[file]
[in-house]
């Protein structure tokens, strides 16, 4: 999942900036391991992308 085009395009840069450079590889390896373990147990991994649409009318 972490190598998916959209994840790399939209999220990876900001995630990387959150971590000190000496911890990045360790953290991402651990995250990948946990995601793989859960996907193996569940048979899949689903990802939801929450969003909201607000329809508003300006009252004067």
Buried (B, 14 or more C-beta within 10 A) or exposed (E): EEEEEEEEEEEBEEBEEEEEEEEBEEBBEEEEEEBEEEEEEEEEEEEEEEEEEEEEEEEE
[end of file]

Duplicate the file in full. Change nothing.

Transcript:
[in-house]
């Protein structure tokens, strides 16, 4: 999942900036391991992308 085009395009840069450079590889390896373990147990991994649409009318 972490190598998916959209994840790399939209999220990876900001995630990387959150971590000190000496911890990045360790953290991402651990995250990948946990995601793989859960996907193996569940048979899949689903990802939801929450969003909201607000329809508003300006009252004067």
Buried (B, 14 or more C-beta within 10 A) or exposed (E): EEEEEEEEEEEBEEBEEEEEEEEBEEBBEEEEEEBEEEEEEEEEEEEEEEEEEEEEEEEE